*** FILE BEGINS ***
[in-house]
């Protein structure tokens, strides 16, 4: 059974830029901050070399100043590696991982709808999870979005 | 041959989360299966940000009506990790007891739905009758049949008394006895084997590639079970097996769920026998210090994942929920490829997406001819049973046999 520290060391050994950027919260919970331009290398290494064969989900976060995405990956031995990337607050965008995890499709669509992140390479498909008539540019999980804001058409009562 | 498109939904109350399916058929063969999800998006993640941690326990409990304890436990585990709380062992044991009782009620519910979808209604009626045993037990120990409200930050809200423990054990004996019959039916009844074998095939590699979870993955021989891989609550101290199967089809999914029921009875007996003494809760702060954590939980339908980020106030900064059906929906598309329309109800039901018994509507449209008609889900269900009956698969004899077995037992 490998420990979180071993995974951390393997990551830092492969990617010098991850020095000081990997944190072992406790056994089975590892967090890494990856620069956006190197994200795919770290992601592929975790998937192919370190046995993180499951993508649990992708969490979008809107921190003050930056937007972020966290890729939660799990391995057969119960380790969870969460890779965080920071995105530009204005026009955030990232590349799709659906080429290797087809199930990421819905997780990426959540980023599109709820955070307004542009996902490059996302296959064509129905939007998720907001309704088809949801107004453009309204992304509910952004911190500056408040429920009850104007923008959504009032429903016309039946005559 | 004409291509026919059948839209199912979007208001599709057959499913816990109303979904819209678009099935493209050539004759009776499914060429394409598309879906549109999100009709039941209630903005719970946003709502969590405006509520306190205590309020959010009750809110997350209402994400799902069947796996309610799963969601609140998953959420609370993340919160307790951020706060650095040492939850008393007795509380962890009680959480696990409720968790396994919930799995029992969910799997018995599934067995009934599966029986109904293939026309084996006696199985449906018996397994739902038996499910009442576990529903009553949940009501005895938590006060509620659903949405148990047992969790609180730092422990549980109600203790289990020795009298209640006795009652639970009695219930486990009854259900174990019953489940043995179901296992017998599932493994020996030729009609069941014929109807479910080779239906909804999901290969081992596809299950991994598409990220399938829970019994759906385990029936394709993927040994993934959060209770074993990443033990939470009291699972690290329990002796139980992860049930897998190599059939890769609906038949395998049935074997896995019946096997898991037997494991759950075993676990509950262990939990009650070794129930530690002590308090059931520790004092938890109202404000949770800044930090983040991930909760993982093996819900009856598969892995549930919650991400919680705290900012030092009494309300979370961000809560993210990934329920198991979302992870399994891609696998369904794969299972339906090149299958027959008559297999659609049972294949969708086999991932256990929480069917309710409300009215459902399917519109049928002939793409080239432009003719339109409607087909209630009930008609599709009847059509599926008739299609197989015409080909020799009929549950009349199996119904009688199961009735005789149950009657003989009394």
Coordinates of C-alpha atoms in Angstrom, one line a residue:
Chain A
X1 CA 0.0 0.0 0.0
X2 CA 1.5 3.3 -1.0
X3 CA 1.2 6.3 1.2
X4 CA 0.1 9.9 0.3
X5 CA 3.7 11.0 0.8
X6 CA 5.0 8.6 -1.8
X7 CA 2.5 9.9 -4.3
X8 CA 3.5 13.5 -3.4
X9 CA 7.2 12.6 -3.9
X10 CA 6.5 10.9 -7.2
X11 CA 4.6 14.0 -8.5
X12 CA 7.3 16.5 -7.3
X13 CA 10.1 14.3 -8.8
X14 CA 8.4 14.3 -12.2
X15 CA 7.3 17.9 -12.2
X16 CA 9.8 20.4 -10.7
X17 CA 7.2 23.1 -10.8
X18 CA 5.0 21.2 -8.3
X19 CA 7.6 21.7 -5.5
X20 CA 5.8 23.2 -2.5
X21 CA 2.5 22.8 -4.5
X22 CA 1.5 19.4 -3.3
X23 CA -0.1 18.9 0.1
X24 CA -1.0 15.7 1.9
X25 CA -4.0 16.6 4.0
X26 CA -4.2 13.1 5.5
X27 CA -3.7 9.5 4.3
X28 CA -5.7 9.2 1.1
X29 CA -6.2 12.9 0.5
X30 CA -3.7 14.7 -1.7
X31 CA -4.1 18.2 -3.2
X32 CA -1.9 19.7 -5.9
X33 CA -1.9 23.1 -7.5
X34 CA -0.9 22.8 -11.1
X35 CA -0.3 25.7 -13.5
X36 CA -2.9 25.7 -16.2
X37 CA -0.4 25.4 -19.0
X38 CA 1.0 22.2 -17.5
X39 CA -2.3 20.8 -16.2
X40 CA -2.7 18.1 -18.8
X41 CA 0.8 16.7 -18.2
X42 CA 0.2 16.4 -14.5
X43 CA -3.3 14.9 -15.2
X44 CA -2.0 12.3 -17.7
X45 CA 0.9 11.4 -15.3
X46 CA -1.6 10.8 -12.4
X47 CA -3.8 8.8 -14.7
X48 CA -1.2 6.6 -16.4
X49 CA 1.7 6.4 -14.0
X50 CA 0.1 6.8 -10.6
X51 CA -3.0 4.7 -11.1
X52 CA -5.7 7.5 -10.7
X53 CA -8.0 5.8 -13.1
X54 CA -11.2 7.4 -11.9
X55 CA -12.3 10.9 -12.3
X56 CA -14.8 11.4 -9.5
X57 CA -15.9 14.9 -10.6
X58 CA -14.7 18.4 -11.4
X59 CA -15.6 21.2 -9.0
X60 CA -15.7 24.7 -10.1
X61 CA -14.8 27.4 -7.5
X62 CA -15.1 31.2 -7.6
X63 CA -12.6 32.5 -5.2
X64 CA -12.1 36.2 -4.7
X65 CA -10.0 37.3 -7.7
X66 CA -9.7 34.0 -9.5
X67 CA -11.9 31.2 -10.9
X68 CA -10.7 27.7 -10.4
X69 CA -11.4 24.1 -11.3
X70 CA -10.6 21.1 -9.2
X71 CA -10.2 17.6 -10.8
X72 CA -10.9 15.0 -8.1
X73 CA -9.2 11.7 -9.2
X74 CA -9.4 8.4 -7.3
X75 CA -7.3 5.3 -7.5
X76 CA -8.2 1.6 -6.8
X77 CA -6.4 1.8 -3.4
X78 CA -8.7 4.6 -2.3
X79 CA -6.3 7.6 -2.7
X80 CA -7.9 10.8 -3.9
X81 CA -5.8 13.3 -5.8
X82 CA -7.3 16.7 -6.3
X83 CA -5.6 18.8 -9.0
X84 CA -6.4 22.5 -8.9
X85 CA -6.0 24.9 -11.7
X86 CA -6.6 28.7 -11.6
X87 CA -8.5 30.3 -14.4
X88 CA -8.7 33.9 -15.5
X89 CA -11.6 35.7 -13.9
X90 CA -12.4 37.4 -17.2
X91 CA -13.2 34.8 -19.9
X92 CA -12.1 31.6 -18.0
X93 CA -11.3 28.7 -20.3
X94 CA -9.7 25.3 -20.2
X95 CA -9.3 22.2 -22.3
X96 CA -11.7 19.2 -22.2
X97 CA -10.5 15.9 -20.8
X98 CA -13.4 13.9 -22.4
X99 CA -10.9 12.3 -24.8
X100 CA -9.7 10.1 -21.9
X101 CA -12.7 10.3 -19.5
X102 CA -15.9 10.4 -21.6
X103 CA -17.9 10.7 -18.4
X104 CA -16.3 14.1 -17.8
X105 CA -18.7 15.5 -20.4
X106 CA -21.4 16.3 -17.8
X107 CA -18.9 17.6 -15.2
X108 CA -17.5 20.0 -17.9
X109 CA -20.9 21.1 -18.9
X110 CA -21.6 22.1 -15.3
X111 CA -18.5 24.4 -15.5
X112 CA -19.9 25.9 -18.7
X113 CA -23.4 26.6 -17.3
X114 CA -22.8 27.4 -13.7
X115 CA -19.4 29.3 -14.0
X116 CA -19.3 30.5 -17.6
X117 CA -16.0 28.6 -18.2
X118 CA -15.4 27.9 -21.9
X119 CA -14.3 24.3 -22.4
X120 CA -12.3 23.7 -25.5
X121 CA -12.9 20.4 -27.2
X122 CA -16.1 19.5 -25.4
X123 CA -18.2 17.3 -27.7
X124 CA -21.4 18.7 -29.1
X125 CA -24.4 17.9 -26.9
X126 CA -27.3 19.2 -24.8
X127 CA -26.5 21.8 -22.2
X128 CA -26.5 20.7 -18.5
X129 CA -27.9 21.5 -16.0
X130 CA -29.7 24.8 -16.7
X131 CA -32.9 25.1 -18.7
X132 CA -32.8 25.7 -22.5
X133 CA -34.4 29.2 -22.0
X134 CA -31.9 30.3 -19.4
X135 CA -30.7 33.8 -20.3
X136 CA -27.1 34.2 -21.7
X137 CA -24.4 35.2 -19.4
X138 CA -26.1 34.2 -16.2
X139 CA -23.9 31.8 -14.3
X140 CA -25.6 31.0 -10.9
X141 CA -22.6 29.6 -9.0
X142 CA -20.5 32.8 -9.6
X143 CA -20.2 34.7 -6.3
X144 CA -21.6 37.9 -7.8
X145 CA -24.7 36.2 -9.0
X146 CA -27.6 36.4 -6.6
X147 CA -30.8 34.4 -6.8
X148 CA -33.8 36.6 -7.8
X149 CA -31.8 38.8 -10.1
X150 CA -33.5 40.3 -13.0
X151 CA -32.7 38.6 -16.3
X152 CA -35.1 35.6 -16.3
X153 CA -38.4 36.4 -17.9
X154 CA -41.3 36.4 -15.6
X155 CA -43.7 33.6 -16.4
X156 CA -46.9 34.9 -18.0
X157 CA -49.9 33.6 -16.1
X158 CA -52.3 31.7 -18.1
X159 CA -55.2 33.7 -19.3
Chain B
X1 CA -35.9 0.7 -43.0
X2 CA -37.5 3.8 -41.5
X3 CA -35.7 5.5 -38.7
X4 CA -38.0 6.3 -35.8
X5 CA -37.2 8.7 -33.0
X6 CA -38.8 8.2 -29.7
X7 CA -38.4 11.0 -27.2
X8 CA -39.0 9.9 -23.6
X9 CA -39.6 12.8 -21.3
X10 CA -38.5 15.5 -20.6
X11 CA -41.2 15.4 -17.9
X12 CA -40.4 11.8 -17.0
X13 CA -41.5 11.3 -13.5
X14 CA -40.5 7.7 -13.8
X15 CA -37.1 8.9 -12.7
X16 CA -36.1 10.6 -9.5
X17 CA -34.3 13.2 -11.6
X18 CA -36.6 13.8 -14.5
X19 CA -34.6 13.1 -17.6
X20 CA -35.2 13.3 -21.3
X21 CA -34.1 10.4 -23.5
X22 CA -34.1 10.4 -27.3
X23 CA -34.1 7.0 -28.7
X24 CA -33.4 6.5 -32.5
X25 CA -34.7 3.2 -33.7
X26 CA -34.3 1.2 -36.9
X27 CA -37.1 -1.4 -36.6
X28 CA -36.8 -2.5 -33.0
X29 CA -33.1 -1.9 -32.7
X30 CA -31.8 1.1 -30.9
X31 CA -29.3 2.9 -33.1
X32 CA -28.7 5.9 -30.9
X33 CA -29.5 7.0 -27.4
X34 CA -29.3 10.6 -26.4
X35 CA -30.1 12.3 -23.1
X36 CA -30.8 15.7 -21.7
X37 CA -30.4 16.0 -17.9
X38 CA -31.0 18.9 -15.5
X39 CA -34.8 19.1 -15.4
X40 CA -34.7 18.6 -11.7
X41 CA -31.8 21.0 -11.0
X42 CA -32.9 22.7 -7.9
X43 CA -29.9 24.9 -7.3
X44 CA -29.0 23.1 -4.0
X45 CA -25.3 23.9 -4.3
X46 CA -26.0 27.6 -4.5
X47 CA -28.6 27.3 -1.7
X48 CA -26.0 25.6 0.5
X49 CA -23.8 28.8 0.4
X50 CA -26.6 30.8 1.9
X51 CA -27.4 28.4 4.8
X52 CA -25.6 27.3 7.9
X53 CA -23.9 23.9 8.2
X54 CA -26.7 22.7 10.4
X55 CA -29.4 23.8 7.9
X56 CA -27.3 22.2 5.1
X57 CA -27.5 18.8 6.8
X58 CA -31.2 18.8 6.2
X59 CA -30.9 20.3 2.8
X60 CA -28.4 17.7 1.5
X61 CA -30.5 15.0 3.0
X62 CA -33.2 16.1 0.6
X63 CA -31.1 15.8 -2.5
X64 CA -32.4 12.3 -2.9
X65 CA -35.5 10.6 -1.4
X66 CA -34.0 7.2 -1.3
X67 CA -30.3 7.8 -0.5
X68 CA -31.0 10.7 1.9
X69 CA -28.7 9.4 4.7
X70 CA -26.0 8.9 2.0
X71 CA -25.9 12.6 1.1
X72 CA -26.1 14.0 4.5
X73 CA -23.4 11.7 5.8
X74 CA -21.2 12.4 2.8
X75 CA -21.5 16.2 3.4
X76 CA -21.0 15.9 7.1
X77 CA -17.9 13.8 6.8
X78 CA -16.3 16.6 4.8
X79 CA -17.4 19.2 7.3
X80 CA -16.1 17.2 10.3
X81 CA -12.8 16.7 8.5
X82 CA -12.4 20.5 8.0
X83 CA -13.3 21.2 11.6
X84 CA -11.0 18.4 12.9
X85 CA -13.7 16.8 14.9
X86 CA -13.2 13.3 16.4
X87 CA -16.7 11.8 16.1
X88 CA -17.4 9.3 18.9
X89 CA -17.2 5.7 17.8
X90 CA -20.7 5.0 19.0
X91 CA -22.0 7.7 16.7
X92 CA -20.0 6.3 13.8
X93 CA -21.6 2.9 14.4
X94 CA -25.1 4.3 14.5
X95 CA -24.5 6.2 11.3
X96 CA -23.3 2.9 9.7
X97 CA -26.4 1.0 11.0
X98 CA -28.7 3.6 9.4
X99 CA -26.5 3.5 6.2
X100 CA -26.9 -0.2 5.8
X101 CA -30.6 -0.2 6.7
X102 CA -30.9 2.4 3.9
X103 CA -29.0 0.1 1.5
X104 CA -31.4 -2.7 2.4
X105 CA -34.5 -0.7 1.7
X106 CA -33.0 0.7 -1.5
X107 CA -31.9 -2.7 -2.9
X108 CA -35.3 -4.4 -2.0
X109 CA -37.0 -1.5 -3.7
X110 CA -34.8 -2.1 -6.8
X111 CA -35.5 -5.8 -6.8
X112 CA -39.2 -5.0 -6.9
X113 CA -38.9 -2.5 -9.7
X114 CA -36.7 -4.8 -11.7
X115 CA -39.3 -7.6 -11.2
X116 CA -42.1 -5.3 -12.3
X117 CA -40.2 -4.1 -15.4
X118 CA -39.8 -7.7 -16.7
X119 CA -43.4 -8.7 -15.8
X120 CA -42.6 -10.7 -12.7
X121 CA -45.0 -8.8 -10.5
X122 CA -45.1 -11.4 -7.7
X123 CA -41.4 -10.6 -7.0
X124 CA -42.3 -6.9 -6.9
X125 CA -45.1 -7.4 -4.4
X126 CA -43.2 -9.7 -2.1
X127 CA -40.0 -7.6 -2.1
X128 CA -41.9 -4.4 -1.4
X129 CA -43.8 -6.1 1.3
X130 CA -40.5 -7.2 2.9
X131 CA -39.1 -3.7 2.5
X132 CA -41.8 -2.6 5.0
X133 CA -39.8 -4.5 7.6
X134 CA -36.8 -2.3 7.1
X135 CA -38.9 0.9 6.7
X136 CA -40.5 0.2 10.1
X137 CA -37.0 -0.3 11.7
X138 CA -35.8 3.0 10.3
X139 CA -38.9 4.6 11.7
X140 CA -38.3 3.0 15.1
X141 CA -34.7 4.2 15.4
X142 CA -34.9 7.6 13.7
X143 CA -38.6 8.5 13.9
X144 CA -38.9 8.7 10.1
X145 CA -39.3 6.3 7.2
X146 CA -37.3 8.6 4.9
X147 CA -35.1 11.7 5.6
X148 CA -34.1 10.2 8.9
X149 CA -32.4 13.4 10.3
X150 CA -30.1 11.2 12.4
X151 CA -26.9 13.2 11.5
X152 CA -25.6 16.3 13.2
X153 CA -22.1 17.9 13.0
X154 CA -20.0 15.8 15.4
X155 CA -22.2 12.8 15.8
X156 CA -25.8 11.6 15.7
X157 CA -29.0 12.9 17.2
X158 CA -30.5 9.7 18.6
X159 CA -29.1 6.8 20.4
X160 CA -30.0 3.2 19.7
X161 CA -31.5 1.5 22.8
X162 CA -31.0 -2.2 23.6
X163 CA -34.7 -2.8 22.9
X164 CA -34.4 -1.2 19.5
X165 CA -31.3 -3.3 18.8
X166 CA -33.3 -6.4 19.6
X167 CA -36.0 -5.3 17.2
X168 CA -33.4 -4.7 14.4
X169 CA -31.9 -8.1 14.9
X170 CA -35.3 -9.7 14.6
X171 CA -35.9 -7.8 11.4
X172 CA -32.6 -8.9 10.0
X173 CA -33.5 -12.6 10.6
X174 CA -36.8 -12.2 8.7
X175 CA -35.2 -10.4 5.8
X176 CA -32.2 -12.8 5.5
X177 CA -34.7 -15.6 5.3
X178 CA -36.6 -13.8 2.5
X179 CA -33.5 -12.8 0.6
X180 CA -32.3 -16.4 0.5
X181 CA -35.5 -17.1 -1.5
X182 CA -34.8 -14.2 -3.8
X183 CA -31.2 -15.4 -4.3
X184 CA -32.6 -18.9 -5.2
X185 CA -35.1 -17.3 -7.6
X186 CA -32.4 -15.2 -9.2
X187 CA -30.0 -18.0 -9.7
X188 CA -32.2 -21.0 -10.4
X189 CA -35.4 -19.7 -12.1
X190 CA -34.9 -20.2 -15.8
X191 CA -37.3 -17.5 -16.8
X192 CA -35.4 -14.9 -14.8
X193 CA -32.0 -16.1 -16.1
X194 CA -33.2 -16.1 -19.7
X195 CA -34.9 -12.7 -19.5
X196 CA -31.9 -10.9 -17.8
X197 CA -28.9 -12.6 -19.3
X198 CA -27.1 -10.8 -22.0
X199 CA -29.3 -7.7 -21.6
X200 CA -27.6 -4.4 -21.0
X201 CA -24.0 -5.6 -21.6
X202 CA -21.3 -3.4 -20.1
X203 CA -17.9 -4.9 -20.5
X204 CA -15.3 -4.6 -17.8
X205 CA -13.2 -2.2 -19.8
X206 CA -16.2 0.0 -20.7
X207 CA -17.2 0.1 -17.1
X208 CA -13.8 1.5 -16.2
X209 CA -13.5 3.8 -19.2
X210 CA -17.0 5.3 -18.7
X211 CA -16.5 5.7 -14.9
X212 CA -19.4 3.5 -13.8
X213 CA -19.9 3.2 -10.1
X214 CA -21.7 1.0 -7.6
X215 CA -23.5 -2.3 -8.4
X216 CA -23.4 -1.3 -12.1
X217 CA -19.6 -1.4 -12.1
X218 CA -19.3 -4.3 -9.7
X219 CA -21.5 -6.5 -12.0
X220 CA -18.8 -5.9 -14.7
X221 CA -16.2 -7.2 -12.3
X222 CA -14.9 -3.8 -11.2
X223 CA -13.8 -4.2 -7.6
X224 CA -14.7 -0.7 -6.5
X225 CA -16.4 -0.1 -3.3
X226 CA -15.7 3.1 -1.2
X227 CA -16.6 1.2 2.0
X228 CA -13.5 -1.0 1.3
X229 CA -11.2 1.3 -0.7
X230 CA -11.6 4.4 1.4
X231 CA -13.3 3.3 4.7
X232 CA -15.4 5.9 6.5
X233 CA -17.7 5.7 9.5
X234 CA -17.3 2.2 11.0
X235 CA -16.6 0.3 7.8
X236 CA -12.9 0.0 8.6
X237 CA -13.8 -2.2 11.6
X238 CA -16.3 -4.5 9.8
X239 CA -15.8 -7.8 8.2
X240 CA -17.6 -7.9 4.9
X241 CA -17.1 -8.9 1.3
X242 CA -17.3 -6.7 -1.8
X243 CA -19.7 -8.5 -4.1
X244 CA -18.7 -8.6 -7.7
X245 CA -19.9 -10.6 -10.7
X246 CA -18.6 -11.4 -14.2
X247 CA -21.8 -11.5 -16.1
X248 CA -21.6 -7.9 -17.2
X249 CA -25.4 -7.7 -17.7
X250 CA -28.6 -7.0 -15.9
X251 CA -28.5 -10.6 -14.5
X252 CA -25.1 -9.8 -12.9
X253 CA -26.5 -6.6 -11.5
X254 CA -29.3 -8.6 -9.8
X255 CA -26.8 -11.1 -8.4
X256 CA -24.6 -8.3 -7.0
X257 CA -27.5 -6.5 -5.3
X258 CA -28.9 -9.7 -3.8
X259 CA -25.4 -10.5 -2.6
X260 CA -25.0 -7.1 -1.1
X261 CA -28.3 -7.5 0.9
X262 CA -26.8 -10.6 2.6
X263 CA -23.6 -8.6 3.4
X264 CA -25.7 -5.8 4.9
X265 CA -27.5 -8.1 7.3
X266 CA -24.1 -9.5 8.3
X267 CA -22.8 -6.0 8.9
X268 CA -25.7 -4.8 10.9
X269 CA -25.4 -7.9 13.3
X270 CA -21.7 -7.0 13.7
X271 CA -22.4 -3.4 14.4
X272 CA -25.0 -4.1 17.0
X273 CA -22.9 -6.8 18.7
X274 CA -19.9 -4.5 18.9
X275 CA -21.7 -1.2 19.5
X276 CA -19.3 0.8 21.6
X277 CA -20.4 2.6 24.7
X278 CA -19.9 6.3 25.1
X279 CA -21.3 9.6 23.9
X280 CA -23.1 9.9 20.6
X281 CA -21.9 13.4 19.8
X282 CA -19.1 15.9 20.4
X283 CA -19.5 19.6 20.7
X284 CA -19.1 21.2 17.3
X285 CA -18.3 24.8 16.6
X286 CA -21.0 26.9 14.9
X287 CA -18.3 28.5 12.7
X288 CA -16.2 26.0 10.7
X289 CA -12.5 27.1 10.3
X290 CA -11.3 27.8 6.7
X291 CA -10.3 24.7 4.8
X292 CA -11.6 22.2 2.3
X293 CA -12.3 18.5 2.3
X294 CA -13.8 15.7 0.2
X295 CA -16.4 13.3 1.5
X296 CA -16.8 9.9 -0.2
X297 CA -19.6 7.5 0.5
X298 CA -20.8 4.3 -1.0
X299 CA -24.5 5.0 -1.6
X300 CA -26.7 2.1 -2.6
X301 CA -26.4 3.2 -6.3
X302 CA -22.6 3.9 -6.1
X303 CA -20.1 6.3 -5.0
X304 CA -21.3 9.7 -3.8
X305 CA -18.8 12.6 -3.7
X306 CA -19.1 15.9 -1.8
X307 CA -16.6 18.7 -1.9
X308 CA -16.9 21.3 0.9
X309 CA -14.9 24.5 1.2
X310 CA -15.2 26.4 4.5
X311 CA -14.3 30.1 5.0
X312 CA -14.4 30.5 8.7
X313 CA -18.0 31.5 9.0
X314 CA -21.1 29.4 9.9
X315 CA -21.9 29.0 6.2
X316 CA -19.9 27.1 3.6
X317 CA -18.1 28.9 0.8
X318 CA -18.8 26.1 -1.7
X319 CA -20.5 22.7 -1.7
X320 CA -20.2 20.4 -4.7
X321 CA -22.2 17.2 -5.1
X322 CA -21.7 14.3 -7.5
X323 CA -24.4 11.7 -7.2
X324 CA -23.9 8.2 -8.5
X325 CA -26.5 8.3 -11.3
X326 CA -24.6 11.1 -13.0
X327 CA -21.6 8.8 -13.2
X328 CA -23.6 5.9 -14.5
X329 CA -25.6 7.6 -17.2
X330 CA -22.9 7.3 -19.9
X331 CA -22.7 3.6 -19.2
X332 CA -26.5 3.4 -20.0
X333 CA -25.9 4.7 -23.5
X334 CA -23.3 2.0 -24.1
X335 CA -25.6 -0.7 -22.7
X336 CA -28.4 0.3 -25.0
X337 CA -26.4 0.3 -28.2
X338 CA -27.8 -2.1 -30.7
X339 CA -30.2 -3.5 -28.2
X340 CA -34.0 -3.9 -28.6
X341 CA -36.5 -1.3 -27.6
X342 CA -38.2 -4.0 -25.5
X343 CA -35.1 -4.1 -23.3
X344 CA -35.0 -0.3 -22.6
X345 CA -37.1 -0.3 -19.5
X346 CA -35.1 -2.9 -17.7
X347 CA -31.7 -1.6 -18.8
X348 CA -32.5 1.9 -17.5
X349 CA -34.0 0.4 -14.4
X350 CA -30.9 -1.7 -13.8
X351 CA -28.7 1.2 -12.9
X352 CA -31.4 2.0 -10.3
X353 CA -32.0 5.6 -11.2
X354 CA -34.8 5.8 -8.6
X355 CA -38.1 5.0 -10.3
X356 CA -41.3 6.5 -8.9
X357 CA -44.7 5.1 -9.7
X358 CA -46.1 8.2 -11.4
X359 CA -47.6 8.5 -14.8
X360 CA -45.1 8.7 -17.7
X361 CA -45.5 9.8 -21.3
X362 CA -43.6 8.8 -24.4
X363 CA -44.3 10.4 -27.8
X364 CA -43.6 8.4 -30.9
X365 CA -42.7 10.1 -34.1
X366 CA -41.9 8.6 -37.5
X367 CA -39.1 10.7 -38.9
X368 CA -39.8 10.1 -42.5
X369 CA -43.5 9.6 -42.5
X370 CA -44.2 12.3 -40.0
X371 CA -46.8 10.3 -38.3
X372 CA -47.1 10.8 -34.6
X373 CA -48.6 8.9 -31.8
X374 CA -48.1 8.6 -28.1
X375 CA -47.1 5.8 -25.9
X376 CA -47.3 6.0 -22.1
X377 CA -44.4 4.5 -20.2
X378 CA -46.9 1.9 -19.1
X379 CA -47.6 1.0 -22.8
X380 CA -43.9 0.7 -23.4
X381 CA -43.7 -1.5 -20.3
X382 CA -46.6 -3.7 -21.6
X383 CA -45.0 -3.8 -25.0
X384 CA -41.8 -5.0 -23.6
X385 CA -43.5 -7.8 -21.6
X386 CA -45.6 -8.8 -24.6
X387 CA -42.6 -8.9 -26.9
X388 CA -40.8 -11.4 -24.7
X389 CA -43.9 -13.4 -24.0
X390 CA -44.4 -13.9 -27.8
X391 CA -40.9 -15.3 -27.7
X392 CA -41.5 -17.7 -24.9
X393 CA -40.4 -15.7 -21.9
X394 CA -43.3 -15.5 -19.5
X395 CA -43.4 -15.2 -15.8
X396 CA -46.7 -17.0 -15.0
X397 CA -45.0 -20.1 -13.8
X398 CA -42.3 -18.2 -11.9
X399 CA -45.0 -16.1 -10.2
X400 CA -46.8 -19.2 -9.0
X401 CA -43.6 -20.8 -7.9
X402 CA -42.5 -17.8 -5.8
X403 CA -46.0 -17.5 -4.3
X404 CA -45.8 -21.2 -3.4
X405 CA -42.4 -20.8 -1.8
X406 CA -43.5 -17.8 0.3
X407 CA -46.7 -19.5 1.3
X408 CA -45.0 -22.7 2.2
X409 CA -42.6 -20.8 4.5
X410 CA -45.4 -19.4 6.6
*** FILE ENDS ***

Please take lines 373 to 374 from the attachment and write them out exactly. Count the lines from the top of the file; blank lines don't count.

X209 CA -13.5 3.8 -19.2
X210 CA -17.0 5.3 -18.7